"It was difficult coping during the pandemic alone while having an internship," she said.
Away from her family in Nigeria, Anyaoku worried about how she was going to navigate her first-ever internship while it was virtual. But after two weeks, her project work picked up and she became closer to her colleagues.
"Everything started to fall in place," she said. "My team members were eager to help. I would say I was lucky."
Trying to forge bonds, virtually:
Like Anyaoku, the other interns weren't quite sure how they were going to network or collaborate virtually with teams they would never meet in person, either.
"As an intern you're already pretty shy, it's kind of hard to reach out to full-time employees," Richards said. "Virtually, that's even harder."
Still, Microsoft did its best to accommodate its interns, according to Richards and the others.
For example, Toh said her manager asked about her work style and was taught her teammates' work styles, too. Some preferred email, while others preferred messaging on Teams. This helped Toh understand how to best talk to her colleagues for time-sensitive questions and to ask for advice. Her team also scheduled meetings throughout the week that didn't revolve around work. Sometimes kids or dogs would hop onto the screen, and that helped her get to know her colleagues better, too.
"It basically kind of replaced talking to someone in the hallway," Toh said.
In addition to how individual teams handled it, Microsoft also held company-wide virtual Q&As with company vice presidents, and organized small groups of interns to play Pictionary and get to know each other. During the company's annual Intern Day in July, students got to watch performances from Chance the Rapper and Trevor Noah.
"They actually made such a big effort," Anyaoku said.
How their work adapted to current events:
This has been a truly historic year. Not only has a raging pandemic send the economy into a tailspin, but people across the country hit the streets to march for the Black Live Matters movement, while a particularly heated presidential election approaches.
Toh joined Microsoft's marketing team around the time protests erupted across the country over George Floyd's death. She said that her team often reflected on how to make its marketing campaigns more inclusive.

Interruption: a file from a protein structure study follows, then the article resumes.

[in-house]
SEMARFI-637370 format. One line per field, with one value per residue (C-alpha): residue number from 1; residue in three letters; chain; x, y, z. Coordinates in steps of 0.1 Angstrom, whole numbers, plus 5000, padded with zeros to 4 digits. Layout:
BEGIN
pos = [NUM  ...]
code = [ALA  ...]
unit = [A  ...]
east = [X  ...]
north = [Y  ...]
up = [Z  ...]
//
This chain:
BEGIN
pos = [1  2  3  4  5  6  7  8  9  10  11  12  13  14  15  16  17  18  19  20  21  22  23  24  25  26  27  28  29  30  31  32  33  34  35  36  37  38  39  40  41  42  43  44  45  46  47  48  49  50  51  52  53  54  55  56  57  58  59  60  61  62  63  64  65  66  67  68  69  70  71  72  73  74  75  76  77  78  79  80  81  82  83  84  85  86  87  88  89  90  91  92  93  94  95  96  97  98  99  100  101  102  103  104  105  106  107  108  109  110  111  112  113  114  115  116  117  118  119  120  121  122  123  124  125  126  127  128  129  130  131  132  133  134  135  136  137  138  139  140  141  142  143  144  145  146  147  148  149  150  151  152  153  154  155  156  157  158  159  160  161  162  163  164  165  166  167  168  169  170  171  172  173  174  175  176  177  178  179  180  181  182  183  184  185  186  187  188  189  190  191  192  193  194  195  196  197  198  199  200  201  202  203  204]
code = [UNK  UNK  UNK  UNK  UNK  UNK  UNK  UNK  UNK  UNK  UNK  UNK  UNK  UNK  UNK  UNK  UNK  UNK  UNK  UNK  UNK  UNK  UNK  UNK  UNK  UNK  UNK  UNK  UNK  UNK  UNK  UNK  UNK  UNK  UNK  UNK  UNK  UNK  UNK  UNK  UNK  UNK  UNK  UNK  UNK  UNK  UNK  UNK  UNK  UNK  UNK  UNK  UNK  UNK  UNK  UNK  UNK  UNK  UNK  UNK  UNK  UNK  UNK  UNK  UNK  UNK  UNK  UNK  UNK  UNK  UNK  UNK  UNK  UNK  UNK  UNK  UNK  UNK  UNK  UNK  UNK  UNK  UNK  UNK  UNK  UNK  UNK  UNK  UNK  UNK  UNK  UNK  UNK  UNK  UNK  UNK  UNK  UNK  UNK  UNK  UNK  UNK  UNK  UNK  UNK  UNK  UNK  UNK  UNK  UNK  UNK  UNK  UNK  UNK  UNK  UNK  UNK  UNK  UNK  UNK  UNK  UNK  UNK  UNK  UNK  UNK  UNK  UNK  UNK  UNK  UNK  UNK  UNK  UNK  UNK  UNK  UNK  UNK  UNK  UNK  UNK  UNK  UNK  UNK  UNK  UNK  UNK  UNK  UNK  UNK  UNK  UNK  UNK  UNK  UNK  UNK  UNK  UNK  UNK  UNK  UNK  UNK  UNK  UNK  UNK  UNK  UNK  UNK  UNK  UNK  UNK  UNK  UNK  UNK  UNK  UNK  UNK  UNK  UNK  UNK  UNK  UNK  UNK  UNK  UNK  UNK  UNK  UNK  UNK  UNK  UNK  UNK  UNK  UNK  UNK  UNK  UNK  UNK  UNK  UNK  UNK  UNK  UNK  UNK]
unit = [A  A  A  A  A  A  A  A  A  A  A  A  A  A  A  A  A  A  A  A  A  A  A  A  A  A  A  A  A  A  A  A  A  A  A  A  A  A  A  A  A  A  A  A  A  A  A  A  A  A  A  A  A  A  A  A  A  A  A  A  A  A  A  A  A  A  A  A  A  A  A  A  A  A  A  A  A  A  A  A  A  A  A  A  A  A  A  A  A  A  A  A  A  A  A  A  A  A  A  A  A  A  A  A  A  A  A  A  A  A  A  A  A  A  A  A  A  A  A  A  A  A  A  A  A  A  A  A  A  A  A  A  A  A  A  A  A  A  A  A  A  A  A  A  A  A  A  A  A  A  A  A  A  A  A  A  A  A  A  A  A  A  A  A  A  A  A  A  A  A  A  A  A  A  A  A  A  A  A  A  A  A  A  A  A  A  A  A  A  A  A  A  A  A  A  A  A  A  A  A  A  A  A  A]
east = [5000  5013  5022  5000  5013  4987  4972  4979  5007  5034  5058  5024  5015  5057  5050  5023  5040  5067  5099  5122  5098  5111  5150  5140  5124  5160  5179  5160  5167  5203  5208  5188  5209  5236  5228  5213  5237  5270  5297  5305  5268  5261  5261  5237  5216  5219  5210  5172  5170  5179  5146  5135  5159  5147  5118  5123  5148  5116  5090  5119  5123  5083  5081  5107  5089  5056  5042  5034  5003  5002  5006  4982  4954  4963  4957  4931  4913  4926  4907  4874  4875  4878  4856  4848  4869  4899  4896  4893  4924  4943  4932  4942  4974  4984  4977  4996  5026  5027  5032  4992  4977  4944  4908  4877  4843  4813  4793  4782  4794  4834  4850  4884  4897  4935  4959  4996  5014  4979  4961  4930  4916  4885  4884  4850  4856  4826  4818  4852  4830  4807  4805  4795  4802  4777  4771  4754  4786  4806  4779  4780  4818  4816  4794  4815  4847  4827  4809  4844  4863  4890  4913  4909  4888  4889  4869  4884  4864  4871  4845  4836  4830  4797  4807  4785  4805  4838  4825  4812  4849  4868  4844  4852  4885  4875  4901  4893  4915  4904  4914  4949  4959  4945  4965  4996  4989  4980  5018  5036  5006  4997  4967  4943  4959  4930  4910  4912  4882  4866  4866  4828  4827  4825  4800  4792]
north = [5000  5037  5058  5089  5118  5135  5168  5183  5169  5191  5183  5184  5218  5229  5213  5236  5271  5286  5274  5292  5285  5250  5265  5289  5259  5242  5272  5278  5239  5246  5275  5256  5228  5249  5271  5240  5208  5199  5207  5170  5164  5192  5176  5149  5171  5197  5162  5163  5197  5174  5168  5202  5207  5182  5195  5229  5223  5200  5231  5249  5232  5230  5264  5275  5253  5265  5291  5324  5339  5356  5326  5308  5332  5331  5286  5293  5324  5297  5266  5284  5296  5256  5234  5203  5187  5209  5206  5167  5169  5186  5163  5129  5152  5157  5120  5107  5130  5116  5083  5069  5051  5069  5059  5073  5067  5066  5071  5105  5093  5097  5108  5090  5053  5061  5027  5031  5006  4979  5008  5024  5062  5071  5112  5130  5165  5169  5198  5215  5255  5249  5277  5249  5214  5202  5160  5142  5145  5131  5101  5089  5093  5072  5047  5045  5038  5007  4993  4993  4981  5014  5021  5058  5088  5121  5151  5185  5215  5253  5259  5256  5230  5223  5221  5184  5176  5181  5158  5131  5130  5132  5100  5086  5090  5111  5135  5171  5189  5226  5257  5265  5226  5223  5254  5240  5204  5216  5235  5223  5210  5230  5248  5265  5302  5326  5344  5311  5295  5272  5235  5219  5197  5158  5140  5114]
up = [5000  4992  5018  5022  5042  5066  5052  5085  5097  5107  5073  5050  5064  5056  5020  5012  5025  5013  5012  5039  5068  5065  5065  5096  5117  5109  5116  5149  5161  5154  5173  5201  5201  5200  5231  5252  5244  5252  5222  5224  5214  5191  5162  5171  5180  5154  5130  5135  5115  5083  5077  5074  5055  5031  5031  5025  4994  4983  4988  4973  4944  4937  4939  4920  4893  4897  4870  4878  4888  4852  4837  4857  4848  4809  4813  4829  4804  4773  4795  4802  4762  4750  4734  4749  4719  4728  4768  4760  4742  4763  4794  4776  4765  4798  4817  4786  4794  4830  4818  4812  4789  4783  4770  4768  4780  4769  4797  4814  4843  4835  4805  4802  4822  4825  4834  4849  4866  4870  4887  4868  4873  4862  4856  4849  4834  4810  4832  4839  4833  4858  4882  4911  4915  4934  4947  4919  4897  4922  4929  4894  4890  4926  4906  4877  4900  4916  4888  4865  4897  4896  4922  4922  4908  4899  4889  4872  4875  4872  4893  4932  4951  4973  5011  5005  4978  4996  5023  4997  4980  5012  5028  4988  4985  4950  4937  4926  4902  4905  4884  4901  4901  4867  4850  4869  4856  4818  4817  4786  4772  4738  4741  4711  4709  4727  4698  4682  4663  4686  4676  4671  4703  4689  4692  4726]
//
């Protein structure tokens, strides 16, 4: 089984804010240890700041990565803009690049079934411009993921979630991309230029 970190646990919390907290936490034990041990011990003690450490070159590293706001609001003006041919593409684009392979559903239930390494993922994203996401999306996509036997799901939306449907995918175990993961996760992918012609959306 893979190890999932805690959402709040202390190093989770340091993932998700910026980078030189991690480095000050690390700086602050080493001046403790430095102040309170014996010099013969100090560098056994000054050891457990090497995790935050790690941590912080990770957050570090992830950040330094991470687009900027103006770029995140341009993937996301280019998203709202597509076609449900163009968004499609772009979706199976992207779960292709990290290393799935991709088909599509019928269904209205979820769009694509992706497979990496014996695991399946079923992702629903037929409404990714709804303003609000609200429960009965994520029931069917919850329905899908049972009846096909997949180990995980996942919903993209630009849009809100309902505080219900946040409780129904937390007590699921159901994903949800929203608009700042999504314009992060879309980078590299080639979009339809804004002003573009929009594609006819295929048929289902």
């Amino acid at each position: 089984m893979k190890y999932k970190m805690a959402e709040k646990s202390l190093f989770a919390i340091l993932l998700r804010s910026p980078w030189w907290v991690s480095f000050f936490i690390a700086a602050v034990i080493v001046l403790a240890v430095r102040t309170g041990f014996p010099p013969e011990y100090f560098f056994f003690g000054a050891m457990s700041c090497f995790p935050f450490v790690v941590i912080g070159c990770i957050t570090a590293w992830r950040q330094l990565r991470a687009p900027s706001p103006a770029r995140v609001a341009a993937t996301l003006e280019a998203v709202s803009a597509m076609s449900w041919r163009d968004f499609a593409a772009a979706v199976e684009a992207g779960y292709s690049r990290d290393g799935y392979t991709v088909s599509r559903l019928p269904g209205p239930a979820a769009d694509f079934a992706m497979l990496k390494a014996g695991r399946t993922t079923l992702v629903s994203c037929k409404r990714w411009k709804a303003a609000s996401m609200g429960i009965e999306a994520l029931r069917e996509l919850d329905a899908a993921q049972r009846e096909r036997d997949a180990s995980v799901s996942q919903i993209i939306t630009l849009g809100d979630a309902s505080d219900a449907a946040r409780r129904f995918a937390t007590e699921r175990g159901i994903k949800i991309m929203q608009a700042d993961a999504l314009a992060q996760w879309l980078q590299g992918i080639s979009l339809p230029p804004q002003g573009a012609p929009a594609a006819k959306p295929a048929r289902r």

Toh's colleagues shelled out some advice for creating inclusive campaigns while collaborating with colleagues. "I should always want to make it more uncomfortable — to ask those questions," Toh said, referring to bringing up topics about fair representation and accessibility. "What can we do personally? What can I do personally?"
Before the pandemic, Herrera Sebastian, who worked with Microsoft Teams, didn't really understand the product well.
"I was like, alright, it's another messaging service," Herrera Sebastian said. "And then work from home started coming out and I realized, 'Okay, there's more.'"
The coronavirus pandemic spurred the chat app to grow by 75 million daily active users in April, a 70% growth from March.
During the antitrust hearings, when Congress confronted CEOs from Apple, Google, Amazon, and Facebook, Richards said that he spent some time reflecting on the issue.
"It's kind of bad to be crushing out the small competition," he said. "More companies should be given a chance to innovate and show their product, and that just leads to better things for everybody."
Advice for future interns working from home:
All interns said the hardest part of the remote internship was finding ways to have light, casual conversations with colleagues and finding ways to network without scheduling formal one-on-ones.
"Some advice I got from my manager was: It's all right to just cold-message someone and be like, 'Hey, are you free at this time?'" Herrera Sebastian said. "Because for the most part, everyone's just sitting around with an empty inbox."
Toh said she became more proactive about reaching out to colleagues on Microsoft Teams and talked to her manager frequently. She encourages other, future remote interns to try "over-communicating" as well: "Just telling them how are you doing with your project" is a good way to start conversations and make sure you're on track.